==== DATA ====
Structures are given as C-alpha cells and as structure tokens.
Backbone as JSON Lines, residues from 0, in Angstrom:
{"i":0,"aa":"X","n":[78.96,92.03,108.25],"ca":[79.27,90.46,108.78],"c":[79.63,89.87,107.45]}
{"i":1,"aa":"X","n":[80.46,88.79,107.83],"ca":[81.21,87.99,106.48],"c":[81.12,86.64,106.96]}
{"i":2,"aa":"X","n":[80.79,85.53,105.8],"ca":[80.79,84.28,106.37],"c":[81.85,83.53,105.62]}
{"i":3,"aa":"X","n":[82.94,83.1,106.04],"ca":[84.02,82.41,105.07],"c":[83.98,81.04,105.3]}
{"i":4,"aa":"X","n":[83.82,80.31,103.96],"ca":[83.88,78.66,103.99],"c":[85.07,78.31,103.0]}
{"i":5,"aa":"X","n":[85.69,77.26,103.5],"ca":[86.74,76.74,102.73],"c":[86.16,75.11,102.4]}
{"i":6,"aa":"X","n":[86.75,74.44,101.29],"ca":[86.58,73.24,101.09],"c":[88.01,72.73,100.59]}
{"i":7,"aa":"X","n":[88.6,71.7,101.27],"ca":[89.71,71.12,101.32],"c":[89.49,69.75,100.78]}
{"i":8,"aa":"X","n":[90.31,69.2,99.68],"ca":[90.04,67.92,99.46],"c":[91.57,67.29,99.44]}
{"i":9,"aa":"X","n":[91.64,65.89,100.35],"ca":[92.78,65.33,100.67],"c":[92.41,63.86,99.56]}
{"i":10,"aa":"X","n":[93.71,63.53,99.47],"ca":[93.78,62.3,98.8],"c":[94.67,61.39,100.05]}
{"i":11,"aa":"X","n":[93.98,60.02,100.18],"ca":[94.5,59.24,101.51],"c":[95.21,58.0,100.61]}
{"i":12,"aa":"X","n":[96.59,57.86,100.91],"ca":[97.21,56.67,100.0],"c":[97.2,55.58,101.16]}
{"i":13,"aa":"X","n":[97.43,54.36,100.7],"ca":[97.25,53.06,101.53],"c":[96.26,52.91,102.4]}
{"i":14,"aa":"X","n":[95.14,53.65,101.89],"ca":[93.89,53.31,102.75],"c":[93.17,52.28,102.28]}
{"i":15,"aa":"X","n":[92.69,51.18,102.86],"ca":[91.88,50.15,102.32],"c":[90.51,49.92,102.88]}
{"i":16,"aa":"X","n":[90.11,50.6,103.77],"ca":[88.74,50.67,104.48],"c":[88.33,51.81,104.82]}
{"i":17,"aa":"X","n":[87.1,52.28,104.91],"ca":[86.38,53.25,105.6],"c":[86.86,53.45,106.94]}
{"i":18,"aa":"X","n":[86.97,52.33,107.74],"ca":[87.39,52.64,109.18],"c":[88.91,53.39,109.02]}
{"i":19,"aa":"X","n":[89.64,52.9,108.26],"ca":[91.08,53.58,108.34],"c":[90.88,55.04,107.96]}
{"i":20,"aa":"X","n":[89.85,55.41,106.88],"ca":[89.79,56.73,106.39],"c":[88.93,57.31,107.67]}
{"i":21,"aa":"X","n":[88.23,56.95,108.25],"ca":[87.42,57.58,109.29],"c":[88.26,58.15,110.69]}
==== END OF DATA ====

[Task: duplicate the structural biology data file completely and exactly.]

Structures are given as C-alpha cells and as structure tokens.
Backbone as JSON Lines, residues from 0, in Angstrom:
{"i":0,"aa":"X","n":[78.96,92.03,108.25],"ca":[79.27,90.46,108.78],"c":[79.63,89.87,107.45]}
{"i":1,"aa":"X","n":[80.46,88.79,107.83],"ca":[81.21,87.99,106.48],"c":[81.12,86.64,106.96]}
{"i":2,"aa":"X","n":[80.79,85.53,105.8],"ca":[80.79,84.28,106.37],"c":[81.85,83.53,105.62]}
{"i":3,"aa":"X","n":[82.94,83.1,106.04],"ca":[84.02,82.41,105.07],"c":[83.98,81.04,105.3]}
{"i":4,"aa":"X","n":[83.82,80.31,103.96],"ca":[83.88,78.66,103.99],"c":[85.07,78.31,103.0]}
{"i":5,"aa":"X","n":[85.69,77.26,103.5],"ca":[86.74,76.74,102.73],"c":[86.16,75.11,102.4]}
{"i":6,"aa":"X","n":[86.75,74.44,101.29],"ca":[86.58,73.24,101.09],"c":[88.01,72.73,100.59]}
{"i":7,"aa":"X","n":[88.6,71.7,101.27],"ca":[89.71,71.12,101.32],"c":[89.49,69.75,100.78]}
{"i":8,"aa":"X","n":[90.31,69.2,99.68],"ca":[90.04,67.92,99.46],"c":[91.57,67.29,99.44]}
{"i":9,"aa":"X","n":[91.64,65.89,100.35],"ca":[92.78,65.33,100.67],"c":[92.41,63.86,99.56]}
{"i":10,"aa":"X","n":[93.71,63.53,99.47],"ca":[93.78,62.3,98.8],"c":[94.67,61.39,100.05]}
{"i":11,"aa":"X","n":[93.98,60.02,100.18],"ca":[94.5,59.24,101.51],"c":[95.21,58.0,100.61]}
{"i":12,"aa":"X","n":[96.59,57.86,100.91],"ca":[97.21,56.67,100.0],"c":[97.2,55.58,101.16]}
{"i":13,"aa":"X","n":[97.43,54.36,100.7],"ca":[97.25,53.06,101.53],"c":[96.26,52.91,102.4]}
{"i":14,"aa":"X","n":[95.14,53.65,101.89],"ca":[93.89,53.31,102.75],"c":[93.17,52.28,102.28]}
{"i":15,"aa":"X","n":[92.69,51.18,102.86],"ca":[91.88,50.15,102.32],"c":[90.51,49.92,102.88]}
{"i":16,"aa":"X","n":[90.11,50.6,103.77],"ca":[88.74,50.67,104.48],"c":[88.33,51.81,104.82]}
{"i":17,"aa":"X","n":[87.1,52.28,104.91],"ca":[86.38,53.25,105.6],"c":[86.86,53.45,106.94]}
{"i":18,"aa":"X","n":[86.97,52.33,107.74],"ca":[87.39,52.64,109.18],"c":[88.91,53.39,109.02]}
{"i":19,"aa":"X","n":[89.64,52.9,108.26],"ca":[91.08,53.58,108.34],"c":[90.88,55.04,107.96]}
{"i":20,"aa":"X","n":[89.85,55.41,106.88],"ca":[89.79,56.73,106.39],"c":[88.93,57.31,107.67]}
{"i":21,"aa":"X","n":[88.23,56.95,108.25],"ca":[87.42,57.58,109.29],"c":[88.26,58.15,110.69]}